A sharp fall in the value of the dollar would have a devastating impact on the US economy. There would be a flight of capital from the US, and US capitalism would no longer be able to sustain the current level of trade/payments deficit. Unless it could dramatically increase exports (difficult under conditions of world recession), it would have to drastically cut imports. Undoubtedly, many sections of capitalists would demand protection of their industries and also some kind of capital controls.
THE MOST IMMEDIATE impact of the attacks was on the airlines, which face devastating losses and even bankruptcy. Before 11 September, US airlines were being forecast to make a combined loss of up to $3.5 billion this year. Now the losses are expected to be at least $7-10 billion. Anticipating a drastic reduction of passenger-journeys, the major US carriers are cutting their capacity by at least 20%, which could mean over 100,000 job losses in the US and internationally.
The airline bosses went to the president and Congress requesting a $24 billion rescue package in the form of tax relief and guaranteed loans. The administration is offering about $17.5 billion. It cannot be ruled out that one or more of the US airlines will be forced into bankruptcy. One problem is that insurers are now refusing to insure the carriers. Airlines all around the world will face a big loss of business, together with extra security and insurance costs, and many have already announced massive job losses.
Clearly, there will be less demand for new aircraft. Boeing has already announced a output cut of more than 20%, which will mean between 20-30,000 job losses from a total civil aircraft workforce of about 94,000. This will have a knock-on effect on the 3,000 companies around the world that supply Boeing’s commercial aircraft production.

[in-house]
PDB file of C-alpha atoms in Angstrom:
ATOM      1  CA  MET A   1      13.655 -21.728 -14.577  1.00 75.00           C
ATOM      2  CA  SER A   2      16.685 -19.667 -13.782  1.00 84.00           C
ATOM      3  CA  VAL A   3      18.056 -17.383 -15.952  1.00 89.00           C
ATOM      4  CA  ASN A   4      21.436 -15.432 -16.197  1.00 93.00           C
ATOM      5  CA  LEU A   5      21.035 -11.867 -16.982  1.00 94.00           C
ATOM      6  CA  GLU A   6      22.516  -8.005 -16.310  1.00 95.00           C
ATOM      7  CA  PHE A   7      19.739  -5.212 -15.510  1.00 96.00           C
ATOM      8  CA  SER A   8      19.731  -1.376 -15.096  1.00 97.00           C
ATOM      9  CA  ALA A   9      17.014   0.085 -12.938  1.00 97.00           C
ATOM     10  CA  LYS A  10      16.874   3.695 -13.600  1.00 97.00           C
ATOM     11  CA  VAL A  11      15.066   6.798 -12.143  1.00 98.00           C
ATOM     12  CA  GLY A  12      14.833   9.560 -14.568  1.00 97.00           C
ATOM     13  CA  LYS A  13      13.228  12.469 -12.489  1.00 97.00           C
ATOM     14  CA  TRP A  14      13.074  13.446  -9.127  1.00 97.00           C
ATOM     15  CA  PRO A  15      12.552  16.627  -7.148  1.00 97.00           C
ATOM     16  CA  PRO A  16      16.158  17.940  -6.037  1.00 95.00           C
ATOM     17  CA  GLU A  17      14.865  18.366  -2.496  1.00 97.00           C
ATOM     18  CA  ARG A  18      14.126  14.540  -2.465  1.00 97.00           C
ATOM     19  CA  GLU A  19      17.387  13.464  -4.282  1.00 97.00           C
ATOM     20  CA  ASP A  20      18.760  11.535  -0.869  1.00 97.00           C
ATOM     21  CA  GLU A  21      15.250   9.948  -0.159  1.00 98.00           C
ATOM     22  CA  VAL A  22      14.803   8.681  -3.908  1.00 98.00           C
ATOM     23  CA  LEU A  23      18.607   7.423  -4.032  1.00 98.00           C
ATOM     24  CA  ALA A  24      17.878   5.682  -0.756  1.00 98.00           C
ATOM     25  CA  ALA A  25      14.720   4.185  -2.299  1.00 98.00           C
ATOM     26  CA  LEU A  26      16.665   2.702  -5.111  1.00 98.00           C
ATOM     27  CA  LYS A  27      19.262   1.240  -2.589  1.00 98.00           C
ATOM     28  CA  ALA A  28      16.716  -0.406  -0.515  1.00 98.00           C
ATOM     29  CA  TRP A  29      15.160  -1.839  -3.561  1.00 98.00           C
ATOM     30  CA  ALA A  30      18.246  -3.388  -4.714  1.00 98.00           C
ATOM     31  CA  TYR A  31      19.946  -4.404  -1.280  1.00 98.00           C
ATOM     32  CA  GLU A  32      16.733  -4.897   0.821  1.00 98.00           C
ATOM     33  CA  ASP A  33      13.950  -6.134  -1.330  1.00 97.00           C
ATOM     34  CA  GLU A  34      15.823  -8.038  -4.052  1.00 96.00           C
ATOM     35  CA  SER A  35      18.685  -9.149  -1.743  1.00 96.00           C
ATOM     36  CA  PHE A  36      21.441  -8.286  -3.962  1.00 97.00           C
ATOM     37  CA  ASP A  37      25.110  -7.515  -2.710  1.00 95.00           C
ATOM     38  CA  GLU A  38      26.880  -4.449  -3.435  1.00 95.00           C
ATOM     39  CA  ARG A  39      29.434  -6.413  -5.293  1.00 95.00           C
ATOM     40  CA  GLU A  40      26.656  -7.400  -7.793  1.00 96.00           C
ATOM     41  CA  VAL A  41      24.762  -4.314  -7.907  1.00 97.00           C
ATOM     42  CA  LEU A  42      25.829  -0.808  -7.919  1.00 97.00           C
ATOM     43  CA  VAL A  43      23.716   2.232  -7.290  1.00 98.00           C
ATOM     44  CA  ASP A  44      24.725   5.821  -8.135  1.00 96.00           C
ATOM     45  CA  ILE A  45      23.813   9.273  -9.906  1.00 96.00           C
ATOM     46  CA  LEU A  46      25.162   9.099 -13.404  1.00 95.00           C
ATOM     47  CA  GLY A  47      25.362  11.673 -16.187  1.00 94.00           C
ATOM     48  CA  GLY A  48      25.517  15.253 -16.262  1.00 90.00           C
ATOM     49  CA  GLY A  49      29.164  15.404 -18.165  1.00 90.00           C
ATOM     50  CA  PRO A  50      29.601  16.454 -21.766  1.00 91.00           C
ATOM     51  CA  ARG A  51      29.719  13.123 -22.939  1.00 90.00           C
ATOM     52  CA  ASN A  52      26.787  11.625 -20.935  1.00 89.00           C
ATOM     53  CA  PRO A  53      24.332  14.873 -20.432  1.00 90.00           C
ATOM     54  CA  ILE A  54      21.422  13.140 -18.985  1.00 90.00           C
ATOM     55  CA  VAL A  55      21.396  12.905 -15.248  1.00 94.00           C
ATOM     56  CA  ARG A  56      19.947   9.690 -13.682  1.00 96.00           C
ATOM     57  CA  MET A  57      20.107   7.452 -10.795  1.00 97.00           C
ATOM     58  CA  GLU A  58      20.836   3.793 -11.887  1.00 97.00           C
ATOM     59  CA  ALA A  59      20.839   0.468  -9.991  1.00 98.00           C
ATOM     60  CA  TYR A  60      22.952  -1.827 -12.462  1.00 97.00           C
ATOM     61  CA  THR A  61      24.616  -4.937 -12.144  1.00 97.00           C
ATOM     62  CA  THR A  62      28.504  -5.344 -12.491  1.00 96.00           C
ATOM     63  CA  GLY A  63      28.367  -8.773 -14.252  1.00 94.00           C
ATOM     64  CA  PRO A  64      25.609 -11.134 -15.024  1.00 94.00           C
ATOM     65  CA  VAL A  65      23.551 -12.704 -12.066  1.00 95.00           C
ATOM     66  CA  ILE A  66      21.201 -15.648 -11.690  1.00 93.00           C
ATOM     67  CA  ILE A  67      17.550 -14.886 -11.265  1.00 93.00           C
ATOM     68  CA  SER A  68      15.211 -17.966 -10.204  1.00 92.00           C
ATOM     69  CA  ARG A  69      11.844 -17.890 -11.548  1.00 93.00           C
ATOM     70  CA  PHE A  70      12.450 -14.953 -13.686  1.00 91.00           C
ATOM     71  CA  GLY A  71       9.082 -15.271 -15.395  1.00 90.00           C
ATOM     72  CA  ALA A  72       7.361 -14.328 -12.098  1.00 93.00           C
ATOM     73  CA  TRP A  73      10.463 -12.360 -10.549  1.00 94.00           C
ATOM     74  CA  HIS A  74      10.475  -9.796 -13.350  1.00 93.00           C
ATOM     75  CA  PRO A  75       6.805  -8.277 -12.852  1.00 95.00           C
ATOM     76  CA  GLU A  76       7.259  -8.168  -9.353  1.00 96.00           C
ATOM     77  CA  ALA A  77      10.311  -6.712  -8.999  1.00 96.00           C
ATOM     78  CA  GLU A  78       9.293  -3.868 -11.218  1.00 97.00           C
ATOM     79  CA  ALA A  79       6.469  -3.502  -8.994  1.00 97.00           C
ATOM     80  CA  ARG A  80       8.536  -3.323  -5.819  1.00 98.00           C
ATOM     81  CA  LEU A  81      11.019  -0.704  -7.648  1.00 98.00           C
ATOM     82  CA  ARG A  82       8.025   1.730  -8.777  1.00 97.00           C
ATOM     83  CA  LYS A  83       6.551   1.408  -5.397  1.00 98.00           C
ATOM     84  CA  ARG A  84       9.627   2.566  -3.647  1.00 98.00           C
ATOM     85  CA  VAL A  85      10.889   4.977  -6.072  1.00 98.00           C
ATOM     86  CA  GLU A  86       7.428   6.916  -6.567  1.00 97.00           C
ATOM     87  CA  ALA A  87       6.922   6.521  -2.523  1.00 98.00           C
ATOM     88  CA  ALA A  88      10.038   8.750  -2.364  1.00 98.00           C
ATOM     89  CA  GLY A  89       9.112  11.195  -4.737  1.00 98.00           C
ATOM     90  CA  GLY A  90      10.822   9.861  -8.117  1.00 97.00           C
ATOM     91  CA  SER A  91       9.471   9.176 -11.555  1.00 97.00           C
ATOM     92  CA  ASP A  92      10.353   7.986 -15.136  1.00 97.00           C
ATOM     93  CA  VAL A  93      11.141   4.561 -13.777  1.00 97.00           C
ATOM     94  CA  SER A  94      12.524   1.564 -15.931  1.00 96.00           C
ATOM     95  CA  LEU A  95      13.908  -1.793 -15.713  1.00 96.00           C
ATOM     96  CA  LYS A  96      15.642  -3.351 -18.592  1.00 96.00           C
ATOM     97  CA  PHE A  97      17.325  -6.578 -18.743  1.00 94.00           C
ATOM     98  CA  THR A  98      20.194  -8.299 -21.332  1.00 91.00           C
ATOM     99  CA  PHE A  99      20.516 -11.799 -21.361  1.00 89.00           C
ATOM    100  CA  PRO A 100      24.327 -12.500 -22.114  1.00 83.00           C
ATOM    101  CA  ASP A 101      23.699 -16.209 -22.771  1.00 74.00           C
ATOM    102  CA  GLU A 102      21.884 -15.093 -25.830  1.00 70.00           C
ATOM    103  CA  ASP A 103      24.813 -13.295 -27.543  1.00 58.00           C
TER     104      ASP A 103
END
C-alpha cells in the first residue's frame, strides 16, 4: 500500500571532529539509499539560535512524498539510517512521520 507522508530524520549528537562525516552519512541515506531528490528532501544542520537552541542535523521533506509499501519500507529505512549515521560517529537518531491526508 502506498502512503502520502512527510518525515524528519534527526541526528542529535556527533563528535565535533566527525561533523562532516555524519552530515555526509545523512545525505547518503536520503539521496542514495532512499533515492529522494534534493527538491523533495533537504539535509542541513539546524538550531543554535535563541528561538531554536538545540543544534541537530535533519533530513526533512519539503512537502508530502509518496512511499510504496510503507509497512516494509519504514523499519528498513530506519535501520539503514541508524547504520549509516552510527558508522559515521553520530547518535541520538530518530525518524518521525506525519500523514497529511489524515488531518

Major insurance companies will suffer huge losses as a result of the destruction on 11 September. Currently, total claims are expected to be $5 billion, but this will probably rise. Commentators are warning that this could put a ‘crippling’ burden on insurance companies, including Lloyds of London.
After the attacks, the benchmark price of crude oil rose by more than $3.50 per barrel (13%). The price soon went down, however, as the leaders of big producers such as Saudi Arabia and the United Arab Emirates promised that they would increase production in order to meet demand (which will, in any case, be reduced because of the recession). The price of oil, however, has already tripled since the slump in prices following the Asian crisis in 1997-98 – which has contributed to the recent world slowdown. Escalating conflict in the Middle East could easily provoke further rises.
A continuation of the US recession, and especially a deepening, will have a devastating effect on the rest of the world economy. Over the past five years, the US economy generated two-fifths of the increase in global demand. With near-zero growth in the first two quarters, and negative growth predicted for the third quarter (even before 11 September), the US motor has stalled. In its latest draft Outlook, the IMF comments: "Over the last four quarters the major advanced countries have for the first time since the early 1980s experienced a broadly synchronised growth slowdown". (Financial Times, 19 September)
Japan has moved into its fourth recession in the past ten years, with an annualised second-quarter downturn of 3.2%. Since the beginning of the year, growth forecasts for Europe have been continually revised downwards. The crises in Argentina, Brazil, Turkey, together with the slump in a number of East Asian economies, point to the spreading contagion.
Even before the attacks, there was a marked slowdown in global foreign investment flows (which are mainly between the advanced capitalist countries). According to the United Nations Conference on Trade and Development, investment flows will slump by 40% this year, from a record $1,270 billion in 2000 to $760 billion. This is the first drop since 1991, and is mainly accounted for by the fading of the corporate merger boom which reached its peak last year.